Resources

Commissioner

NHS England, CCGs and local authorities are all responsible for commissioning different parts of hepatitis C testing, treatment and care.  Find here tools, templates and other relevant documents to assist commissioners with their responsibilities to ensure hepatitis C patients are diagnosed and receive high quality care.

Showing 21 to 30 of 210 resources

  • Hepatitis C in the UK 2016 report
    This report, published by Public Health England, summarises the scale of the hepatitis C issue in the UK in 2015, in order to help support focused action in UK countries via their national action plans, and in order to eliminate hepatitis C as a major public health threat by 2030. It provides a host of relevant statistics and information related to prevalence, diagnosis, testing and treatment.
    UK Aug 2016 Reports & Research PDF
  • HCV Action good practice case study: Outreach service in Newcastle
    This HCV Action good practice case study looks at an outreach service that has been developed in Newcastle. Based at Freeman Hospital, Newcastle, the service delivers three outreach centres in locations across the north east region. Prior to the outreach service, hospital attendance at new hepatitis C patient appointments was less than 50%. The service has resulted in attendance rates of 75%, an increase in the numbers of people being treated, and comparable Sustainable Virological Response (SVR) rates as hospital-based treatment.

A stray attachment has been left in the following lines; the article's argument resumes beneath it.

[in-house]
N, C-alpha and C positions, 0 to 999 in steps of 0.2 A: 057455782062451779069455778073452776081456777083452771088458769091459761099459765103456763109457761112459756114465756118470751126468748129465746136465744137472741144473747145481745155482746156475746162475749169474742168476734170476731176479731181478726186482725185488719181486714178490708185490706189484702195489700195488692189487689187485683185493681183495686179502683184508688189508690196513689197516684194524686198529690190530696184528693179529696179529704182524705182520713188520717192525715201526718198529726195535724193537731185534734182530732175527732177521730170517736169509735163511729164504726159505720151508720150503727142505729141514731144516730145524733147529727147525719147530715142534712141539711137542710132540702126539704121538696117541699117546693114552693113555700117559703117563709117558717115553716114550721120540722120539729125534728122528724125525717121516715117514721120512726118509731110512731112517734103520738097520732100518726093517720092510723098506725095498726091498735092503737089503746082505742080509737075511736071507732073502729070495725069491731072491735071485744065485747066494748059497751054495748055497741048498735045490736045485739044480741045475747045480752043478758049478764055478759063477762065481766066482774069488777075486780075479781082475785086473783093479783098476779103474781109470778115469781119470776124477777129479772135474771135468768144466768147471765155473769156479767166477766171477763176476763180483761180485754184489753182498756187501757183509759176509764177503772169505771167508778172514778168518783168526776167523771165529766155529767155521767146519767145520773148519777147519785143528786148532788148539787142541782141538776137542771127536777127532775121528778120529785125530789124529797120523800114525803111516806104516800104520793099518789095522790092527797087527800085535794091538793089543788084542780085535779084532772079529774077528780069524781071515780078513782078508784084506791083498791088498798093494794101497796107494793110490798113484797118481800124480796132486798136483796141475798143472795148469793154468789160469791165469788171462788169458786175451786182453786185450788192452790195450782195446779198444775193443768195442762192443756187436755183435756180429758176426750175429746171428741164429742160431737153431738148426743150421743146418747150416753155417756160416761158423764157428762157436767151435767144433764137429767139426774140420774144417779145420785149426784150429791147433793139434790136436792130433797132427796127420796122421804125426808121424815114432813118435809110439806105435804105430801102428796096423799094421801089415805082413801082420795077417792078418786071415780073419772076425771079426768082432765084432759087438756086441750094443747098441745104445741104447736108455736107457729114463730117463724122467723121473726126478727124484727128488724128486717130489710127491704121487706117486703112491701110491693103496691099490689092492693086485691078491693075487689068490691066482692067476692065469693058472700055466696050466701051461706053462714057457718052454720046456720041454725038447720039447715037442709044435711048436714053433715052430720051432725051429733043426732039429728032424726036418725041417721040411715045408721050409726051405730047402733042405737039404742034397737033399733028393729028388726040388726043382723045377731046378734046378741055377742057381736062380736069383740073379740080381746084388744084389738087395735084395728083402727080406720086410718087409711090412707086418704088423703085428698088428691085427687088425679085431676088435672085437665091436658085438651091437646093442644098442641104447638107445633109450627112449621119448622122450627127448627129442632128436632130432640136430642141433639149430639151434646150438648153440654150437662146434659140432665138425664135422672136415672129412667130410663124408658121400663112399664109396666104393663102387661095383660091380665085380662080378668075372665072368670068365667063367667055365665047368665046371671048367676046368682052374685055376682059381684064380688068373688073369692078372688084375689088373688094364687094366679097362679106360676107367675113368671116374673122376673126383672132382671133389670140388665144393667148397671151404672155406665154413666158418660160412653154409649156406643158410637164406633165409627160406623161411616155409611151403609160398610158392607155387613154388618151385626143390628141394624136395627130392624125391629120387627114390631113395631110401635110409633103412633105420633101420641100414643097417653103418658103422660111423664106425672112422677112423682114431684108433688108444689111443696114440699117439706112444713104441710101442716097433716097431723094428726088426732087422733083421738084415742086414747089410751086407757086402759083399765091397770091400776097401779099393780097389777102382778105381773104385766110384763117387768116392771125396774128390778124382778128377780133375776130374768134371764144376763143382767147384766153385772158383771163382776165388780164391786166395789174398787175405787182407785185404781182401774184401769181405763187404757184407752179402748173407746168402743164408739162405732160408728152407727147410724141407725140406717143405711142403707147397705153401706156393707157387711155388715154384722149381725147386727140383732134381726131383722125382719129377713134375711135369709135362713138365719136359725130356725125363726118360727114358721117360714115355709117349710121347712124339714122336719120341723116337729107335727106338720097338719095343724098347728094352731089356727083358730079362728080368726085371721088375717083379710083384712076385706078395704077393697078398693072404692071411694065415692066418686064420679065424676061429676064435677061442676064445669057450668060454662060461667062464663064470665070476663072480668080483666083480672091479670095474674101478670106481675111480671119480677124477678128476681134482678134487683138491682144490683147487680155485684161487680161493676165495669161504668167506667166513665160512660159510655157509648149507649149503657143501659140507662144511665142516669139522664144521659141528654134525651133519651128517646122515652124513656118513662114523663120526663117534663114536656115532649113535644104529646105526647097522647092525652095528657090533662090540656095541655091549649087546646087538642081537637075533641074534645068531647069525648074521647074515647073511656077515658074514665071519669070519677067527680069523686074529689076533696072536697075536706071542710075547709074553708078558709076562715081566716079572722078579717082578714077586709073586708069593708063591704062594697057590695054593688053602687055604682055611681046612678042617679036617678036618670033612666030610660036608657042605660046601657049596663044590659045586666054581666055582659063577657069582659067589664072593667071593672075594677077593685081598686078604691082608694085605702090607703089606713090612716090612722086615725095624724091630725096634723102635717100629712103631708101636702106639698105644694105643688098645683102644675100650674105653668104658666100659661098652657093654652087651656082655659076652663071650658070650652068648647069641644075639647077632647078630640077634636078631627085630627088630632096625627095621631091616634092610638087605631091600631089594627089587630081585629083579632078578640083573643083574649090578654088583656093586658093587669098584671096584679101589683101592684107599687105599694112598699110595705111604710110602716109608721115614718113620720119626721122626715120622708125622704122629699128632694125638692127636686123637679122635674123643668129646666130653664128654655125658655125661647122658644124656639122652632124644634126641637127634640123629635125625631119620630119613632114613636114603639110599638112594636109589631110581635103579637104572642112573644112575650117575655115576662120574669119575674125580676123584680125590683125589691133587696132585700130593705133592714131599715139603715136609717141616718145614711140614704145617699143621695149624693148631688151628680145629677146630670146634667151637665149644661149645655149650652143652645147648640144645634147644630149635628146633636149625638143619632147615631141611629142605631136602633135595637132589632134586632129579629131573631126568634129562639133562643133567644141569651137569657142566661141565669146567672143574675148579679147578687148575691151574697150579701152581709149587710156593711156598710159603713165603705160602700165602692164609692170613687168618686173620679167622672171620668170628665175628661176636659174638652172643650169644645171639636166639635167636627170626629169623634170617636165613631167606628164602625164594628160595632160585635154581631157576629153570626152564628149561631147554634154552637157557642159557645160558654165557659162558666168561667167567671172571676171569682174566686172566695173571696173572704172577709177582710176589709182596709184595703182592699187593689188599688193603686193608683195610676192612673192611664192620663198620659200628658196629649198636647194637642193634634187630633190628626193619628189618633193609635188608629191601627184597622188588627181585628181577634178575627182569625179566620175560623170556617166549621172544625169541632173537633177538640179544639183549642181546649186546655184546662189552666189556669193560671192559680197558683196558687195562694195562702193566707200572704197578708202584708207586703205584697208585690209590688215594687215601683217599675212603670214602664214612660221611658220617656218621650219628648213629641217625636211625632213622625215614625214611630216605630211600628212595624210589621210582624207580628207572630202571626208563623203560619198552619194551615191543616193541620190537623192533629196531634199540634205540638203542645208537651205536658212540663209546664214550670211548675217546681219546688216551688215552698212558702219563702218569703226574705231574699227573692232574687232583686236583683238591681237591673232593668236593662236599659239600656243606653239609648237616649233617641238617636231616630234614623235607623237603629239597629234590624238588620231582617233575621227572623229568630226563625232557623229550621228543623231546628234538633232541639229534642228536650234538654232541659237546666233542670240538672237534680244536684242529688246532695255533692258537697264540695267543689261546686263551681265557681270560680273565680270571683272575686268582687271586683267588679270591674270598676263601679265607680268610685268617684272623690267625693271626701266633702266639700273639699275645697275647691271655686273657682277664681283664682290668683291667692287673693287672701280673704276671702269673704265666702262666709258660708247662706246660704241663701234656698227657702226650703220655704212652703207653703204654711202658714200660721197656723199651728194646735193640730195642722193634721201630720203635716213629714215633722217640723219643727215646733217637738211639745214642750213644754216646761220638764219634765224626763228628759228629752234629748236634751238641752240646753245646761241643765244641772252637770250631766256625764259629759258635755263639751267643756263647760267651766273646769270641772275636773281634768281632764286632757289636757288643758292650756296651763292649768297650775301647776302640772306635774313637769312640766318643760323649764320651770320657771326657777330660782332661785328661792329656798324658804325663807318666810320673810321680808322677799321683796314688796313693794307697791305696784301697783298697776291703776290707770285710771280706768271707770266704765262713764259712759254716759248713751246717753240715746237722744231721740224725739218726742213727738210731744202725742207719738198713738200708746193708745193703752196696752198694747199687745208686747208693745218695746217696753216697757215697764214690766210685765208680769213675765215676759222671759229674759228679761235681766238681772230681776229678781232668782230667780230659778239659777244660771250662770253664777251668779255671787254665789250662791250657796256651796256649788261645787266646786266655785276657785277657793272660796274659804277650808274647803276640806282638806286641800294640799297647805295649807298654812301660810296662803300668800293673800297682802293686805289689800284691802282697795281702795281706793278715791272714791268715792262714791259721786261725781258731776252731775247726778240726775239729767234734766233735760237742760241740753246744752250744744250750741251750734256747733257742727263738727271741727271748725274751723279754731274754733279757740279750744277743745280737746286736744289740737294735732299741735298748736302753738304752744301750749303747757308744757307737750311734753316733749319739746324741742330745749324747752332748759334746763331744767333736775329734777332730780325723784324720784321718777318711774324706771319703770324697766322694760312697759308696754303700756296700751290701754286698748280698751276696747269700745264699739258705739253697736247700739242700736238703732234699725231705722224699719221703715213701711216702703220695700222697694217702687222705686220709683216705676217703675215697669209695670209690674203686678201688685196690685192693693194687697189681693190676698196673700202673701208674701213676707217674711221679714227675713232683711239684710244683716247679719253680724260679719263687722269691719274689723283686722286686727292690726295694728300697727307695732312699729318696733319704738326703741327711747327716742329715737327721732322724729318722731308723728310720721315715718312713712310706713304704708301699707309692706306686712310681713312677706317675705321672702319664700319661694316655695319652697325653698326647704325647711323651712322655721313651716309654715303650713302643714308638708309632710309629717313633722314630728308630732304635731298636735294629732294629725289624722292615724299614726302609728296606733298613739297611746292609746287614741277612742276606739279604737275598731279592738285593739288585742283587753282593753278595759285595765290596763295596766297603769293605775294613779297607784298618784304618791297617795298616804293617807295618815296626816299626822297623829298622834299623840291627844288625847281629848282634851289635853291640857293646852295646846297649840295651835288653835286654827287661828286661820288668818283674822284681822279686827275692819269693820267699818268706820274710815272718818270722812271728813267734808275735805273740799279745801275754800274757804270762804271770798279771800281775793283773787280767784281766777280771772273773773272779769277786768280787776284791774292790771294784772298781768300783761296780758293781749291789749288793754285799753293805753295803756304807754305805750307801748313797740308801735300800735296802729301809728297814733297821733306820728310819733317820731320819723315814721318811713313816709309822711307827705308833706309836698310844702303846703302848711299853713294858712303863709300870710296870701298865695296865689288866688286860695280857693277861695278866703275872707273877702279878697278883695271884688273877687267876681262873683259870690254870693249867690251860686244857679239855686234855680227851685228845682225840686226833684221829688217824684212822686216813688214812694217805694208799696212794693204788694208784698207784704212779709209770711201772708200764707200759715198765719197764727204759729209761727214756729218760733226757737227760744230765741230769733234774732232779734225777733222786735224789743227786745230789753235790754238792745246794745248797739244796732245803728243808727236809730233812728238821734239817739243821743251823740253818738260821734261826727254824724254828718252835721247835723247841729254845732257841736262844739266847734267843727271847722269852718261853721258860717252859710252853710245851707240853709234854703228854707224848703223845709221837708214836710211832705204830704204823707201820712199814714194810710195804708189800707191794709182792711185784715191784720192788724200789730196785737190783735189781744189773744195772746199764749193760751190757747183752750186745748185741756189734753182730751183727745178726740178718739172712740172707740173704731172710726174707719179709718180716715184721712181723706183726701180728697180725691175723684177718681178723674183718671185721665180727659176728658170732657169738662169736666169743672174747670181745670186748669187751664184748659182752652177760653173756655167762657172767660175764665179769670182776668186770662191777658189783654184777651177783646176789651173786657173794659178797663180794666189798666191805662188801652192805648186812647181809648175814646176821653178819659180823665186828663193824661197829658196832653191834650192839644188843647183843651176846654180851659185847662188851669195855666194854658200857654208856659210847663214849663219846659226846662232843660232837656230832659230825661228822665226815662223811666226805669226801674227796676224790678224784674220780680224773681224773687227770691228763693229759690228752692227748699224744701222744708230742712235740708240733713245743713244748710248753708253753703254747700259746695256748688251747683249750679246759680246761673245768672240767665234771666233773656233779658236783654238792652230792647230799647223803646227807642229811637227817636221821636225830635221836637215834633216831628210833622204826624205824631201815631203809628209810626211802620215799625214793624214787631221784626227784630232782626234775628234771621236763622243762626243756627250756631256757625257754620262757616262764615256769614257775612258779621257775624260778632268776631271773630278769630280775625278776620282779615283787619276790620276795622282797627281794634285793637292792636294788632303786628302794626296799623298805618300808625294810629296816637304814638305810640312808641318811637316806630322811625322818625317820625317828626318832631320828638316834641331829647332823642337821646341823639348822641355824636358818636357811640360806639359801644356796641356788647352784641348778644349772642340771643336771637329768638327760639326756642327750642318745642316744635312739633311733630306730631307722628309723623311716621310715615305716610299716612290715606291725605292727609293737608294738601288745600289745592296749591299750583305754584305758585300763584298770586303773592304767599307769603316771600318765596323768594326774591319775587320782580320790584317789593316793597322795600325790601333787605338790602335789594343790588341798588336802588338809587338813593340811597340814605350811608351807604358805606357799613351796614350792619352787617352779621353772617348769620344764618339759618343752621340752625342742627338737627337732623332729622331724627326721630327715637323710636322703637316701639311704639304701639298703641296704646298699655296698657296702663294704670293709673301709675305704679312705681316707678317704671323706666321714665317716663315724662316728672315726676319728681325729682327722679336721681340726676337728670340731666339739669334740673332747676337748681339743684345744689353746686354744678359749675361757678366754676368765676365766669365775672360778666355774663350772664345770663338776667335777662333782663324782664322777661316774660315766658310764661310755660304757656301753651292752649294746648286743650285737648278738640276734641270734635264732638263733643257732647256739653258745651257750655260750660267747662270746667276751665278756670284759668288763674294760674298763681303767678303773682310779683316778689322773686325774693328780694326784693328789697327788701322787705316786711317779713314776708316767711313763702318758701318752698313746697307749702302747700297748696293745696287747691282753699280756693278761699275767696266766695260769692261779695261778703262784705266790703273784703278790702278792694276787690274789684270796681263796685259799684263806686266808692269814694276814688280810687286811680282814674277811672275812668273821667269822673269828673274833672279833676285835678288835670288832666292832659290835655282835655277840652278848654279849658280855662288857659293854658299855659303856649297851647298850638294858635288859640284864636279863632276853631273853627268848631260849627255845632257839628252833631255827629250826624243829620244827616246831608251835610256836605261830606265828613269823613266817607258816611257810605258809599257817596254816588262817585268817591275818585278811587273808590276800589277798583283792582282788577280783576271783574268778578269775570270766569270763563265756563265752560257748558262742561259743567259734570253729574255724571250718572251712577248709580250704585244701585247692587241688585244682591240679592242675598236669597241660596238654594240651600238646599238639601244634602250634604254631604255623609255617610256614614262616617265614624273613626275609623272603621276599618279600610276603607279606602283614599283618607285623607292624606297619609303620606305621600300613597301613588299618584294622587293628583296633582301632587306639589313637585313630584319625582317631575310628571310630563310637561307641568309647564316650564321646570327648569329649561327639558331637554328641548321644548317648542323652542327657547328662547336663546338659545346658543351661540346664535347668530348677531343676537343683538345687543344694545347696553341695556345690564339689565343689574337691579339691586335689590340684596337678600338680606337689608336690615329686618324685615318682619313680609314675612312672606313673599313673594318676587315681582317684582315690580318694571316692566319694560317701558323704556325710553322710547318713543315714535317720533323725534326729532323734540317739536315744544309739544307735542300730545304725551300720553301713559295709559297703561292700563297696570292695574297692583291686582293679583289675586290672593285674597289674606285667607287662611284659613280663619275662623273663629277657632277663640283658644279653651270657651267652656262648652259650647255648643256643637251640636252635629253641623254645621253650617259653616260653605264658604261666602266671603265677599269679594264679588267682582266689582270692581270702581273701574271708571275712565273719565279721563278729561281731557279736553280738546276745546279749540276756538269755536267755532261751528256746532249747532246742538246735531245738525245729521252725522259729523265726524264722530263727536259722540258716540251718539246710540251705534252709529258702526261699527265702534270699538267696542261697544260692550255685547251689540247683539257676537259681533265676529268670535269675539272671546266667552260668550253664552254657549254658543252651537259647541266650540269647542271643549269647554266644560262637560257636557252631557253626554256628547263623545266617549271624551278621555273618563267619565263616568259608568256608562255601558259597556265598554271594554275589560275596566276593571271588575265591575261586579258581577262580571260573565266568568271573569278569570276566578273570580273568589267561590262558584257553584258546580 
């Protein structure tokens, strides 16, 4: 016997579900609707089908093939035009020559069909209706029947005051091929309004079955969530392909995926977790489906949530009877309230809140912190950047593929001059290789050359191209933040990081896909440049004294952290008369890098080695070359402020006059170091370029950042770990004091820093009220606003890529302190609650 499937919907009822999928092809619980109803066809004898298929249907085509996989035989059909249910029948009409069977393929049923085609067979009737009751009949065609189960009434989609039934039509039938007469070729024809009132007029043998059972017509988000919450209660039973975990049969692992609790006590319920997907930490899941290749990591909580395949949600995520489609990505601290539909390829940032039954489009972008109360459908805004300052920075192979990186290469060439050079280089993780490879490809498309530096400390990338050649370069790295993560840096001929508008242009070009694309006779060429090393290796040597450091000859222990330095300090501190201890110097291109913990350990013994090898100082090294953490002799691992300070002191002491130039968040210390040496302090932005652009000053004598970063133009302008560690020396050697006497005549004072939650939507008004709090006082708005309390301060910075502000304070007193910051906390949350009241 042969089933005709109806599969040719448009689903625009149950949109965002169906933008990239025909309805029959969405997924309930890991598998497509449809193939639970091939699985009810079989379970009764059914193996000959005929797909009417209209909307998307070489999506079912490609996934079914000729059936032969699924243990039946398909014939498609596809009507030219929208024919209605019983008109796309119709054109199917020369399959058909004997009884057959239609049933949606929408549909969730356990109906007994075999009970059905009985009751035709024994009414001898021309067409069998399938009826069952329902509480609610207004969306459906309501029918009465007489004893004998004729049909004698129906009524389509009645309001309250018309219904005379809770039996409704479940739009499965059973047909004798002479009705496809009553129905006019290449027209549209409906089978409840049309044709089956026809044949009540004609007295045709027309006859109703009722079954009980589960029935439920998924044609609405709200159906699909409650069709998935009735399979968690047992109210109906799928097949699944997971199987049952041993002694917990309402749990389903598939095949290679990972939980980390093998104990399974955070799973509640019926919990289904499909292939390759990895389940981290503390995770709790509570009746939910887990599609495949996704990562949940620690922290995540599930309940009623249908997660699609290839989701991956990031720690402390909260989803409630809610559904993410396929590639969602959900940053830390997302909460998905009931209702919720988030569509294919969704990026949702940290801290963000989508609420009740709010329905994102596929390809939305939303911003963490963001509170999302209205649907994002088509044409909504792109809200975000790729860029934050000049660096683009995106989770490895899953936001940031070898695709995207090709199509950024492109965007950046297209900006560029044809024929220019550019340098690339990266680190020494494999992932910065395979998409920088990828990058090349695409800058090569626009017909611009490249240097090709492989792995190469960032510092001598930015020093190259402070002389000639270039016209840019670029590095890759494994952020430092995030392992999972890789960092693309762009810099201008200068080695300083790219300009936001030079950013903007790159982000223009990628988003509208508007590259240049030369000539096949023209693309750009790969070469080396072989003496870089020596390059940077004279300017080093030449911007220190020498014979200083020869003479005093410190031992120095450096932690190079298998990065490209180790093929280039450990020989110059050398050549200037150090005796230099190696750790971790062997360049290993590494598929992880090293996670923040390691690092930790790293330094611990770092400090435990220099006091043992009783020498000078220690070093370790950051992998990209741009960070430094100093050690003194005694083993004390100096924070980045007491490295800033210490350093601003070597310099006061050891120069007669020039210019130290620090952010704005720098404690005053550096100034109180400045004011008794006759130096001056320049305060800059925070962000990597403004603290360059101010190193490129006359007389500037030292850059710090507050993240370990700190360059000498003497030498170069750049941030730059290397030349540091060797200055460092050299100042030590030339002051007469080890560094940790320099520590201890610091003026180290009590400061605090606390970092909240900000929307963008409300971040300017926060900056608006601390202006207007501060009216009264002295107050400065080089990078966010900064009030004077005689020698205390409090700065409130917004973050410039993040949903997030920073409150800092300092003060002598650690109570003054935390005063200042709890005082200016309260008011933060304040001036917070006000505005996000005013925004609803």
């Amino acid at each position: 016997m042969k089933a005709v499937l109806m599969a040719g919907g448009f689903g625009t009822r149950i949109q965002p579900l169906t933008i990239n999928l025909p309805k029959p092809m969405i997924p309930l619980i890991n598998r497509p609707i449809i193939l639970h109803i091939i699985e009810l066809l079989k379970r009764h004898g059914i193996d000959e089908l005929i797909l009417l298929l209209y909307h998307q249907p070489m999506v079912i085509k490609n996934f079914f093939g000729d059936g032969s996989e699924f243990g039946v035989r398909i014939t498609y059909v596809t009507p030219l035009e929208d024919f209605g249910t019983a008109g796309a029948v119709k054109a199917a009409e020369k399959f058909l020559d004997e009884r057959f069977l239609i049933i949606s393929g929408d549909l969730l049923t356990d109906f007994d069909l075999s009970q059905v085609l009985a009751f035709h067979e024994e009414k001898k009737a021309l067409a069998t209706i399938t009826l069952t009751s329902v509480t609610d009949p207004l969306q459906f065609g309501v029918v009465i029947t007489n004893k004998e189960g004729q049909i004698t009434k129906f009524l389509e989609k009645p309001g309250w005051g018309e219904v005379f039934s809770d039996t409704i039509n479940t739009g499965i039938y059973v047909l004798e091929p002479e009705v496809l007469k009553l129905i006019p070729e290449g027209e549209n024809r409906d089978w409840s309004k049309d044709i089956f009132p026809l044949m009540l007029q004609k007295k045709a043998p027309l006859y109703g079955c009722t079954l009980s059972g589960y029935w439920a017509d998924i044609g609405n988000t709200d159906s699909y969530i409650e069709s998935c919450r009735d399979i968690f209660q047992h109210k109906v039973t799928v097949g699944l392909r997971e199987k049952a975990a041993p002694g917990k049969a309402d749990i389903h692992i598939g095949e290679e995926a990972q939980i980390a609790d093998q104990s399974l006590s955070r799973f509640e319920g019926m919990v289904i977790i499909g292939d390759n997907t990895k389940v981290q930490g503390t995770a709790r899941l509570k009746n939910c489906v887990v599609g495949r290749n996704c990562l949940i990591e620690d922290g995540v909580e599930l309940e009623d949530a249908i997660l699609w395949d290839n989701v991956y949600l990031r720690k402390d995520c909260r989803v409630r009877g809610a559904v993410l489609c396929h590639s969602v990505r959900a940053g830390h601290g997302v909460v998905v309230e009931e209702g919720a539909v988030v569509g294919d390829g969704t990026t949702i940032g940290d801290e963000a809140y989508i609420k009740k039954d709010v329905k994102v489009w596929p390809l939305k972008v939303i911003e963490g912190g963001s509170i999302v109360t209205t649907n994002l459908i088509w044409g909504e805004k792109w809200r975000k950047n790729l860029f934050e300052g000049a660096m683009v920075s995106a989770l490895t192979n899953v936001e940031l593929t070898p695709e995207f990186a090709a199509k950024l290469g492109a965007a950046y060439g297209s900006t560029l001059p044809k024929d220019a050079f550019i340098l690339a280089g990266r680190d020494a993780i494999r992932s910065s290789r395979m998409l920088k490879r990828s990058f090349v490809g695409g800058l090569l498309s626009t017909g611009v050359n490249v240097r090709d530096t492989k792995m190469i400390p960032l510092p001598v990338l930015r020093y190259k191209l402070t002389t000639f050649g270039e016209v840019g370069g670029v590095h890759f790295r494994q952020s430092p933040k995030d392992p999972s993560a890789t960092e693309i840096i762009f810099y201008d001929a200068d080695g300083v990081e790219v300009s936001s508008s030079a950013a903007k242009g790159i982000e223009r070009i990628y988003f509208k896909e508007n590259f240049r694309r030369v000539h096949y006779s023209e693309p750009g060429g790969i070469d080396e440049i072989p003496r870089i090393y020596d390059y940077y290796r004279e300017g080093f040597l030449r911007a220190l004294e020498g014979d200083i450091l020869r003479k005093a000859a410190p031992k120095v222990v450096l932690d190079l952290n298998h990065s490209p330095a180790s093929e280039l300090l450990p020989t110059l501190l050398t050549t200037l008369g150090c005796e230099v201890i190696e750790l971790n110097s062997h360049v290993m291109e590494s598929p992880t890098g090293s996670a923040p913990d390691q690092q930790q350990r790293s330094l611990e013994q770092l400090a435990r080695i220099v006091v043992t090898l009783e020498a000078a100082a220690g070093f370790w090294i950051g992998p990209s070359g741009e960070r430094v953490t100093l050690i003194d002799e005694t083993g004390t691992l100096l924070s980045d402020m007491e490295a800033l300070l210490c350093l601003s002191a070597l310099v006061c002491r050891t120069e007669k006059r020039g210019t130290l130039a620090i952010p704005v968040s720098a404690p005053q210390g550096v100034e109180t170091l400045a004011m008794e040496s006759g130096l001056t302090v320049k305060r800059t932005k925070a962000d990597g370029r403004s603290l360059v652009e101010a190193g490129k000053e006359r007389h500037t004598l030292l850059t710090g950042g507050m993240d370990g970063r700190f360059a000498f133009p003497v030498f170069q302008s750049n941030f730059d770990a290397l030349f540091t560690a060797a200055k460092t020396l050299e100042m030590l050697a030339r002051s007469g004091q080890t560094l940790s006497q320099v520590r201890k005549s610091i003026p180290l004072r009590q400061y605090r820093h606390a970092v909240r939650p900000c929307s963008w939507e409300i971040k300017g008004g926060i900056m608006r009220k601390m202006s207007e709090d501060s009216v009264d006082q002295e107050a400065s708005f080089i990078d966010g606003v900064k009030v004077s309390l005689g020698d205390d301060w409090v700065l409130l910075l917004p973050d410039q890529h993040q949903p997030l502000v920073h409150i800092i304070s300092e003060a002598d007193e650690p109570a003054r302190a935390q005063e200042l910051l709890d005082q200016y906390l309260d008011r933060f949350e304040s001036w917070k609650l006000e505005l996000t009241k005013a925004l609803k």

North East, UK, England Jul 2016 Case study PDF
  • Summary report: Hepatitis C good practice roadshow, Newcastle
    This report provides a summary of the good practice hepatitis C roadshow held by HCV Action and Public Health England in Newcastle on 17th May 2016. The roadshow was aimed at sharing good practice around hepatitis C and instigating local action to address the virus. The report includes summaries of the talks and workshops held on the day, as well as suggested next steps to be taken in order to tackle hepatitis C more effectively in Newcastle and the wider north east area.
    North East, UK, England Jun 2016 Reports & Research PDF
  • HCV Action and PHE hepatitis C roadshow in Newcastle: Presentations
    On 17th May 2016, HCV Action and Public Health England (PHE) staged a hepatitis C good practice roadshow in Newcastle. The event was designed to showcase and share best practice in the prevention, diagnosis, testing and treatment of hepatitis C, and identify specific issues and potential solutions for tackling hepatitis C in Newcastle and the wider north east region.
    North East, UK, England Jun 2016 Other, Strategy & Planning PDF
  • HCV Action good practice case study: Waverley Care Self Management Programme
    This good practice case study looks at the Waverley Care Self Management Programme. The programme involves the delivery of workshops to people with hepatitis C, which focus on issues such as self-identity, confidence, self-esteem, goal setting and problem solving, with the aim of supporting people with hepatitis C to make informed choices regarding their lifestyle choices and improve the knowledge that they have of their condition.